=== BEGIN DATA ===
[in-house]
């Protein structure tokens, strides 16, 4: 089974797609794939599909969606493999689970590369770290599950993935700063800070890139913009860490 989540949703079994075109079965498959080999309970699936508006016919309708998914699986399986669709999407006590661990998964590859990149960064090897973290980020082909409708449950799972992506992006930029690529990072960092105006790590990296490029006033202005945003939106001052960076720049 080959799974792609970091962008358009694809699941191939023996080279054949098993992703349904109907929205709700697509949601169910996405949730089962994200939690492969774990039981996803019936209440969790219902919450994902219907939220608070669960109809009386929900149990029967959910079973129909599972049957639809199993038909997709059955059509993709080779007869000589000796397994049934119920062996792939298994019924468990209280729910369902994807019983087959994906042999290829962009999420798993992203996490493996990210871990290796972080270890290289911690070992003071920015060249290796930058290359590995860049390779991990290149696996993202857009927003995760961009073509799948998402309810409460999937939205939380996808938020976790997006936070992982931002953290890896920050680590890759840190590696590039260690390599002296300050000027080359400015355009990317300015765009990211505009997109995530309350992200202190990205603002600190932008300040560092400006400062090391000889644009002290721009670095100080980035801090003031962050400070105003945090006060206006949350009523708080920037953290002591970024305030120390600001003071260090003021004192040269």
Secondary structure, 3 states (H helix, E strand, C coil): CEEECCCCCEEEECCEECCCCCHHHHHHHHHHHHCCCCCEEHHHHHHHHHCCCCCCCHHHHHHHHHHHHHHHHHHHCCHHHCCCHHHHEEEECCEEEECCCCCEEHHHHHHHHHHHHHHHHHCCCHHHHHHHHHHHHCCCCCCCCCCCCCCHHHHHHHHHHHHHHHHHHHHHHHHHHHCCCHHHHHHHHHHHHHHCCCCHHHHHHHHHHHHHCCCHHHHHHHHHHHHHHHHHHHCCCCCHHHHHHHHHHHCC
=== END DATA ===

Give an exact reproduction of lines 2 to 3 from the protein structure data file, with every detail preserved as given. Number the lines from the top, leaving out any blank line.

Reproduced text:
């Protein structure tokens, strides 16, 4: 089974797609794939599909969606493999689970590369770290599950993935700063800070890139913009860490 989540949703079994075109079965498959080999309970699936508006016919309708998914699986399986669709999407006590661990998964590859990149960064090897973290980020082909409708449950799972992506992006930029690529990072960092105006790590990296490029006033202005945003939106001052960076720049 080959799974792609970091962008358009694809699941191939023996080279054949098993992703349904109907929205709700697509949601169910996405949730089962994200939690492969774990039981996803019936209440969790219902919450994902219907939220608070669960109809009386929900149990029967959910079973129909599972049957639809199993038909997709059955059509993709080779007869000589000796397994049934119920062996792939298994019924468990209280729910369902994807019983087959994906042999290829962009999420798993992203996490493996990210871990290796972080270890290289911690070992003071920015060249290796930058290359590995860049390779991990290149696996993202857009927003995760961009073509799948998402309810409460999937939205939380996808938020976790997006936070992982931002953290890896920050680590890759840190590696590039260690390599002296300050000027080359400015355009990317300015765009990211505009997109995530309350992200202190990205603002600190932008300040560092400006400062090391000889644009002290721009670095100080980035801090003031962050400070105003945090006060206006949350009523708080920037953290002591970024305030120390600001003071260090003021004192040269």
Secondary structure, 3 states (H helix, E strand, C coil): CEEECCCCCEEEECCEECCCCCHHHHHHHHHHHHCCCCCEEHHHHHHHHHCCCCCCCHHHHHHHHHHHHHHHHHHHCCHHHCCCHHHHEEEECCEEEECCCCCEEHHHHHHHHHHHHHHHHHCCCHHHHHHHHHHHHCCCCCCCCCCCCCCHHHHHHHHHHHHHHHHHHHHHHHHHHHCCCHHHHHHHHHHHHHHCCCCHHHHHHHHHHHHHCCCHHHHHHHHHHHHHHHHHHHCCCCCHHHHHHHHHHHCC